In 2005, I was part of a Vatican delegation to Qatar when that country opened up relations with the Vatican. We were presented with a plan for the building of a Catholic Church by the government. Genuine progress among religions is determined by the honesty of the religious and political leaders. When a religious or political leader openly stands with the Other in moment of violence or open discrimination, he sends out a signal of solidarity. Our festivals offer us opportunities to go beyond the perfunctory greetings to open personal visitations and worshipping together. But, when a leader prevaricates in the area of solidarity for fear of his people, he appeases and feeds the extremists and fanatics.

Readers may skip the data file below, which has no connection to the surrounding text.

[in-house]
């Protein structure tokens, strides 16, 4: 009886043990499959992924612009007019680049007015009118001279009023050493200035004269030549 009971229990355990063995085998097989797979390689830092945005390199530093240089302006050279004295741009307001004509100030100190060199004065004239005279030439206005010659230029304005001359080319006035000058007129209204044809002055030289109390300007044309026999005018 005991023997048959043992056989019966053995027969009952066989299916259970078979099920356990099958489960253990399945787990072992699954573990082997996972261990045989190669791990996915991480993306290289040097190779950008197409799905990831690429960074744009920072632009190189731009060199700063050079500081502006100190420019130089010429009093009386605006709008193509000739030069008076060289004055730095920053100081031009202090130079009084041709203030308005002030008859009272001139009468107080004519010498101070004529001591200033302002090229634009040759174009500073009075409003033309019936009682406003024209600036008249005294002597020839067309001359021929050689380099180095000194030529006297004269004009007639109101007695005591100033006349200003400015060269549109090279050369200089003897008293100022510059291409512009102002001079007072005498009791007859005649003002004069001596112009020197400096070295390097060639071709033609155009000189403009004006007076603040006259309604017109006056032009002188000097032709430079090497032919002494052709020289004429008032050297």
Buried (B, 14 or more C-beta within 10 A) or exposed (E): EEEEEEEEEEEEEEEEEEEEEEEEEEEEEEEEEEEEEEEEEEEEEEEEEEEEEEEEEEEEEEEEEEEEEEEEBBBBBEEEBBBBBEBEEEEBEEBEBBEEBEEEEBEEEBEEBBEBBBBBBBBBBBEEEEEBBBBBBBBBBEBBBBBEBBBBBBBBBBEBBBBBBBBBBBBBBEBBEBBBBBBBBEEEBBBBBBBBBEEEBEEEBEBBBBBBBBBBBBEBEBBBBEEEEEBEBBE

Finally, we have a chance to renew our faith and hope in Nigeria. Let us seize it in the upcoming elections so that our nation can breathe again. Examine the leaders and assess their honesty. Do not be carried away by promises or even claims of past records. Even the best leader has to be engaged. We have not engaged this government out of malice. We have done so out of a sense of duty, to ensure that our glory does not depart. Let us all sign on to participating fully and delivering free and peaceful elections as a foundation for a new dawn for our country. The world is waiting for Nigeria. The unborn are waiting for a new country. Go, brothers and sisters, go, magnify the Lord. Be happy because God is with us. Merry Christmas to you all.
By Bishop Kukah, Bishop of Sokoto Diocese.